Bratislava Castle is the main castle of Bratislava, the capital of Slovakia.
The first traces of settlement on the Castle Hill stem from the transition period between the Stone and Bronze Age, called Aeneolthicum. The hill was then inhabited by people of a groove ornamental pottery period, known as Baden Culture.
Bratislava became the official coronation town for Hungarian Kings and the castle became the formal seat of the kings of Royal Hungary.
Bratislava Castle was first written reference to the city, which appears in the Annals of Salzburg of 907, in association with a battle between Bavarians and Hungarians.
After the Empress and her son Joseph II died, the castle was deserted and became a military garrison.
On June 6, 2010, the reconstruction of the Honorary Courtyard of Bratislava Castle was completed with a large nationally televised unveiling ceremony of an equestrian statue of King Svätopluk I by Slovak sculptor Ján Kulich.
The main Castle building includes 4 towers. The tallest and largest is the Crown Tower, on the southwest corner.
On 28 May 1811, a fire begun accidentally by garrisoned soldiers gutted the structure
In the 1930s plans were put forward to either rebuild the castle ruins into a new structure or to destroy it altogether.
The name of the castle is recorded on coins, issued by the first Hungarian king Stephan I (1000-1038) with engraving- Preskava Civ, which certainly means as much as Preslavov (Breslavov) Castle.
Nové Zámky is a town in Nové Zámky District in the Nitra Region of in southwestern Slovakia.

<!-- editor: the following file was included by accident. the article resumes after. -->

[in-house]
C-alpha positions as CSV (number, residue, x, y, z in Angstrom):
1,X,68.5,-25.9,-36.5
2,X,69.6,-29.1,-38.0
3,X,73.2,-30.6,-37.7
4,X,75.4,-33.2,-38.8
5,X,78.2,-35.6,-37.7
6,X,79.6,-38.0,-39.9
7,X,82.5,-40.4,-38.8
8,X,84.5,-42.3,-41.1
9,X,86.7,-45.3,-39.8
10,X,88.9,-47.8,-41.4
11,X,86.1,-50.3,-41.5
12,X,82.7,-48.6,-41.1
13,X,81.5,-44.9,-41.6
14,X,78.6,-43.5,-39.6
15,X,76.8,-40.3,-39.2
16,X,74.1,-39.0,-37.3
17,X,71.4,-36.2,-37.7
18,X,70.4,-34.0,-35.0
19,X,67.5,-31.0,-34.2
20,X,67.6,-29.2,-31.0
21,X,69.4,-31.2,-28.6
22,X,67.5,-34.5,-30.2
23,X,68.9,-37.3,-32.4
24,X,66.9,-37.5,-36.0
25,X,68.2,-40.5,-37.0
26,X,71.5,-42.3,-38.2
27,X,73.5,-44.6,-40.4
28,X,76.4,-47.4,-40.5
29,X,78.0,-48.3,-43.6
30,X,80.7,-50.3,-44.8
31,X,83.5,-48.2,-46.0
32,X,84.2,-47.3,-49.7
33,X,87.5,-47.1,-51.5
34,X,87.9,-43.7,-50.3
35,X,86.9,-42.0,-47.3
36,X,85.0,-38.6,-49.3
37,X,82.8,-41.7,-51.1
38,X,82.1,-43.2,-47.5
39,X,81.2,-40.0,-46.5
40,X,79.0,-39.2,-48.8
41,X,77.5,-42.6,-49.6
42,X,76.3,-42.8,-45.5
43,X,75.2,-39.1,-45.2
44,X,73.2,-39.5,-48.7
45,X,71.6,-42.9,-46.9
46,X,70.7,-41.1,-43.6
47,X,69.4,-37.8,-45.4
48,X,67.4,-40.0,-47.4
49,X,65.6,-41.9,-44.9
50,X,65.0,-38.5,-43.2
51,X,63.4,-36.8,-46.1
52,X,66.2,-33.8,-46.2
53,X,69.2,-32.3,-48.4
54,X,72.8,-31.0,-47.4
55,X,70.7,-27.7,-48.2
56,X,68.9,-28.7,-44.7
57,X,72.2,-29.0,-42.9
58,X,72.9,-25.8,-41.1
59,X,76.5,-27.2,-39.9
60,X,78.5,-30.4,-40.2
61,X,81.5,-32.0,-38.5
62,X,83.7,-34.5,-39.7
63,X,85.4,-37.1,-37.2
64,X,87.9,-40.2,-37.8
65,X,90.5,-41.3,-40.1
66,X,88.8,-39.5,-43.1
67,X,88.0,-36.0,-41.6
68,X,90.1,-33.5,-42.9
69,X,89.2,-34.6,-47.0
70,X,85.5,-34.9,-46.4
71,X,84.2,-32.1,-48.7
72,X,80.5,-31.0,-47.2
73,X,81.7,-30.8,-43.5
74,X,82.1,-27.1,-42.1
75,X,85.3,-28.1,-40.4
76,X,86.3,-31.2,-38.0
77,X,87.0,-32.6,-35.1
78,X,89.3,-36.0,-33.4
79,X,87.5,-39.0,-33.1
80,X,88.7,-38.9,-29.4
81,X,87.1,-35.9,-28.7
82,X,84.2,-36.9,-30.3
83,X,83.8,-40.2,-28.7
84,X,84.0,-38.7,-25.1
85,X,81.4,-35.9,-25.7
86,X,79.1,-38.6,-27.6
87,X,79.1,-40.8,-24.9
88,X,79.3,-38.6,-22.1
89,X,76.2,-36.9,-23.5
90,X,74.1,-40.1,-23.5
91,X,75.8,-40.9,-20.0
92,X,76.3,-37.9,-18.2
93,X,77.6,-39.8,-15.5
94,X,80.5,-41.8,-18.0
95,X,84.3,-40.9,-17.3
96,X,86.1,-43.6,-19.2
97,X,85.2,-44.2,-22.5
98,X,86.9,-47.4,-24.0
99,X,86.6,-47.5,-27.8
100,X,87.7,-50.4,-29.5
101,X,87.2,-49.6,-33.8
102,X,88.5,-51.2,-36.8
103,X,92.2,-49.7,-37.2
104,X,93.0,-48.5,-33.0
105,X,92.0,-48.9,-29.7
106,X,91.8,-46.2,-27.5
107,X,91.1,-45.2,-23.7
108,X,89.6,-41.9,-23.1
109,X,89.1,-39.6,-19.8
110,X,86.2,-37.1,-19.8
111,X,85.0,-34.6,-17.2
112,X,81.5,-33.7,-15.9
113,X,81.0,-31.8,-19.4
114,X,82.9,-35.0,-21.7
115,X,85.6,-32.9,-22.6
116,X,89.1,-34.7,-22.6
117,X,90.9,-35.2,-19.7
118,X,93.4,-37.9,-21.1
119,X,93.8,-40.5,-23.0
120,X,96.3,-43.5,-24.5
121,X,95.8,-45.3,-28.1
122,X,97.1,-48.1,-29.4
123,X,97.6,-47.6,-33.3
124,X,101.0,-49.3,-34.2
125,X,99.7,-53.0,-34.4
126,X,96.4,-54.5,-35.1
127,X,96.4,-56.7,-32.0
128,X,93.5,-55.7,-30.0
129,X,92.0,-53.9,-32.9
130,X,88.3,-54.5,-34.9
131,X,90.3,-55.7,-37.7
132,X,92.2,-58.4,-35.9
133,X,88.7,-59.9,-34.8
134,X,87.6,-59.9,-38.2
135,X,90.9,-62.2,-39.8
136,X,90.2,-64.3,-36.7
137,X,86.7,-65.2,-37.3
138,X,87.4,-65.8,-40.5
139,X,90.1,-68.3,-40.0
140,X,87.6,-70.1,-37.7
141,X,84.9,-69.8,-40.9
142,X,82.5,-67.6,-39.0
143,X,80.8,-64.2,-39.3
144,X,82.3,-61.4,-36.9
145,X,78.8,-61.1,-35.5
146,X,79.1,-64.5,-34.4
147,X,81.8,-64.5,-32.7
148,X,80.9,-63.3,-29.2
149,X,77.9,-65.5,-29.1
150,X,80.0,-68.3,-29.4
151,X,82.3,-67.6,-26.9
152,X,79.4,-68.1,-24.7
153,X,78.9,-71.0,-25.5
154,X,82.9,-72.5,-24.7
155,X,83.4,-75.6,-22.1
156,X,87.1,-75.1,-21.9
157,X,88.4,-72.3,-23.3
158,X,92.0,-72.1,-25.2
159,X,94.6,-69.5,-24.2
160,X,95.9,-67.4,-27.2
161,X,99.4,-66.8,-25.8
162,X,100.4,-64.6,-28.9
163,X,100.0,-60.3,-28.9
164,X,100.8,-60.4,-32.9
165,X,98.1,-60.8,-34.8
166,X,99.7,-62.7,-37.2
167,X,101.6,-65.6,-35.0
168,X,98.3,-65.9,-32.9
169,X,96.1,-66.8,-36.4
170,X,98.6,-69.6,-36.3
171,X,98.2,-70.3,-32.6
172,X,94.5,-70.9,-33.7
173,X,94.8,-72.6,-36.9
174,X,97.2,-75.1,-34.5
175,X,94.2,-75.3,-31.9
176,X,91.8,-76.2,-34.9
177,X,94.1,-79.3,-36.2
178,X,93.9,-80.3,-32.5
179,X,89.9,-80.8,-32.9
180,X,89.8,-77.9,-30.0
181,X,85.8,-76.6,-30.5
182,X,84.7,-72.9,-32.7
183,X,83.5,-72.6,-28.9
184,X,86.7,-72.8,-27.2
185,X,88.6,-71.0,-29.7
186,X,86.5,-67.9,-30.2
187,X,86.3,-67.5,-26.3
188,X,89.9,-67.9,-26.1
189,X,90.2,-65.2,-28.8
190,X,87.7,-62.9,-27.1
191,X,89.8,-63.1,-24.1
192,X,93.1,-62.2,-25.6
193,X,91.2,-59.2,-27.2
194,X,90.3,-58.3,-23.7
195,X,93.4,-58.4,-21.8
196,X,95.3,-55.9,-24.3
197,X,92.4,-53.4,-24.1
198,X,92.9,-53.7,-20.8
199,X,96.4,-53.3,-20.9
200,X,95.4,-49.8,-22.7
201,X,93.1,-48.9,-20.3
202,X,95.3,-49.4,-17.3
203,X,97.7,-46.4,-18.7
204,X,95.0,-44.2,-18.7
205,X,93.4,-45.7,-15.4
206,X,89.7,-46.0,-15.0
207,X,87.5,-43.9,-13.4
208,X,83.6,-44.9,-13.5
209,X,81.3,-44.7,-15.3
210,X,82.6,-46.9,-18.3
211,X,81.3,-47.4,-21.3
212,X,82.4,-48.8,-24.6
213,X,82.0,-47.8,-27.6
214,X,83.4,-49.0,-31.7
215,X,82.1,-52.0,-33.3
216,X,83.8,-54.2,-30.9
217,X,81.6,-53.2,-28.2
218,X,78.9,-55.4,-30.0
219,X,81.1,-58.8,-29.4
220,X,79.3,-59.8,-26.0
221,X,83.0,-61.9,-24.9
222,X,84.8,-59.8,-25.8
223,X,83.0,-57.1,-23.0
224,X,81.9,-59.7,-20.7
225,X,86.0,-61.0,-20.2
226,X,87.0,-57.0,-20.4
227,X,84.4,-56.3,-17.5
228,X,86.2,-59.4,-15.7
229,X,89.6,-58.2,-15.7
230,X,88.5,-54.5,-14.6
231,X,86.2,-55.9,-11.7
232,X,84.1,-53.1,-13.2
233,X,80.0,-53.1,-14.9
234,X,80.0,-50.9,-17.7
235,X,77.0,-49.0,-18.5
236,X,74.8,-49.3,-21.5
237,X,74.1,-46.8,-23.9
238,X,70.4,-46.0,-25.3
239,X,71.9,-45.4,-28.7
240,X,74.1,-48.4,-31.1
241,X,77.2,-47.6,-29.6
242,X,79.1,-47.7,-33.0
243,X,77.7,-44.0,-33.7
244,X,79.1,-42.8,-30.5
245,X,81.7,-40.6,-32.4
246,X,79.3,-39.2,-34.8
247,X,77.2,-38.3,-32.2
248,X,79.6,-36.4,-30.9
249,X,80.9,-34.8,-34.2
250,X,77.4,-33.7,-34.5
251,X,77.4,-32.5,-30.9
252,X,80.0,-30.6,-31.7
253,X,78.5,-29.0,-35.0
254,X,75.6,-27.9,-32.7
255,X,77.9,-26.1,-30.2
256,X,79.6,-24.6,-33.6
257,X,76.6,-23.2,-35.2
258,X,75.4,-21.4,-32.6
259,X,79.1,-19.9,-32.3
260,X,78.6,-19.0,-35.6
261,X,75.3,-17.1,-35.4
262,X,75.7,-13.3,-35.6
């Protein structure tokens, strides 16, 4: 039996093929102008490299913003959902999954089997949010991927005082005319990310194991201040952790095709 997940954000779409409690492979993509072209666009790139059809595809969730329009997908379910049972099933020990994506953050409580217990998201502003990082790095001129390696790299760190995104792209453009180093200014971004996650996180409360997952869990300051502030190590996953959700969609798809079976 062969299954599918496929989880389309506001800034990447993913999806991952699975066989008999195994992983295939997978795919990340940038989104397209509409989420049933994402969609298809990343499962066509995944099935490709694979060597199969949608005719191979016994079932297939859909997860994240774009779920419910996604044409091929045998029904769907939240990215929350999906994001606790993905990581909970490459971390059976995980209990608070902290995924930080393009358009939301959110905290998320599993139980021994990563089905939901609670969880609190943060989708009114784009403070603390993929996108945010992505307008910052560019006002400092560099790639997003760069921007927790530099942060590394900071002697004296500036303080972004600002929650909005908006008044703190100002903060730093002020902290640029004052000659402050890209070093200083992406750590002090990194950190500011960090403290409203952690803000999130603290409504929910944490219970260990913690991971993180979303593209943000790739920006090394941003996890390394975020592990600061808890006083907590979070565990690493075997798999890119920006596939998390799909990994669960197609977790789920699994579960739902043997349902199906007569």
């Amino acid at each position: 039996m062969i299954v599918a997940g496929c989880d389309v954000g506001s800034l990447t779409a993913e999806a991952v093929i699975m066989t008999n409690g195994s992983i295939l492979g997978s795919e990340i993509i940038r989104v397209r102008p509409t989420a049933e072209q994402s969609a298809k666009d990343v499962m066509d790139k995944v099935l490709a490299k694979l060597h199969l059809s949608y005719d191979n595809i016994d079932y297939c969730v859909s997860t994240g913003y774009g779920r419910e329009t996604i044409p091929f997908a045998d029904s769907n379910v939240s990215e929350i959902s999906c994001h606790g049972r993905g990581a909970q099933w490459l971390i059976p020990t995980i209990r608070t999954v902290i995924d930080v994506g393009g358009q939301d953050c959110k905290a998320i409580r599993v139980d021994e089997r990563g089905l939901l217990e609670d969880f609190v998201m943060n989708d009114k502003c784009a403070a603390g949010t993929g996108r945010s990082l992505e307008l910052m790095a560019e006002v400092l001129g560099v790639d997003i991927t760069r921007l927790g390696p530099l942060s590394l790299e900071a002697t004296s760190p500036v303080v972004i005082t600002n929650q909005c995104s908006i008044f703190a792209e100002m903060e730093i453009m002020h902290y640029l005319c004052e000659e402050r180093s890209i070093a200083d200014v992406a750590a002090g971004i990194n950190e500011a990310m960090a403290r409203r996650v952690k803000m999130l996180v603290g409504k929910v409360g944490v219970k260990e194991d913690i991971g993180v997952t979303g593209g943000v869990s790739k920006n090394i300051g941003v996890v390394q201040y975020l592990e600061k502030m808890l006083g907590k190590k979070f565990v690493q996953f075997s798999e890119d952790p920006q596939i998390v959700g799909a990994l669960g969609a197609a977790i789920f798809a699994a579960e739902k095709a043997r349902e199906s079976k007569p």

The town is located on the Danubian Lowland, on the Nitra River, at an altitude of 119 metres.
Nové Zámky is twinned with Fonyód, Hungary; Sevnica, Slovenia; Tábor, Czech Republic & Znojmo, Czech Republic.
The Elevation altitude of Nove Zamky is 119 metres.
The town lies in the temperate zone and has a continental climate. The annual average temperature reaches around 10 °C (50.0 °F), with the warmest month being July with an average of 20 °C (68 °F) and the coldest January with −2 °C (28 °F). Average annual precipitation is 556 mm.
In 1685, Nove Zamky was conquered by the imperial troops of Charles V, Duke of Lorraine. Six years later, it received town privileges from the Esztergom archbishop.
The total area of Nove Zamky is 72.565 km2.
The Geographic Coordinates of Nove Zamky: 47°59′08″N 18°09′28″E
The Ferris Wheel and the Ferris Tower, located in a park a few hundred meters from the palace complex, are popular for exploring the city. Since the topography of Gomel is relatively flat, the height of the surrounding buildings means it is easy to view the city from the wheel and tower.
In 2004 the first Hungarian-language university in Slovakia since 1919, the J. Selye University was established in Komárno.
The name Komarno is of Slavic or Latin origin.
Komárno is twinned with Blansko, Czech Republic; Komárom, Hungary; Kralupy nad Vltavou, Czech Republic; Lieto, Finland; Sebeş, Romania; Terezín, Czech Republic & Weissenfels, Germany
Komárom and Komárno are connected by two bridges: The older iron bridge, and a newer lifting bridge, Currently a third bridge is under construction with estimated completion by 2020/2021.
King Béla IV, in his charter of April 1, 1265, granted the settlement town status and privileges.
Komárom was formed from part of a historical town in Hungary situated on both banks of the Danube. Following World War I and the Treaty of Trianon, the border of the newly created Czechoslovakia cut the historical, unified town in half, creating two new towns.
Komárno was divided as a consequence. In 1920 Komárno became part of Czechoslovakia while its south-bank settlement, Komárom, remained part of Hungary.
Komárno, located at the confluence of the Danube and Váh rivers, 108 – 115 meters above sea level.
The estimated population of Komarno is 34,228.
Komárno is a town in Slovakia at the confluence of the Danube and the Váh rivers.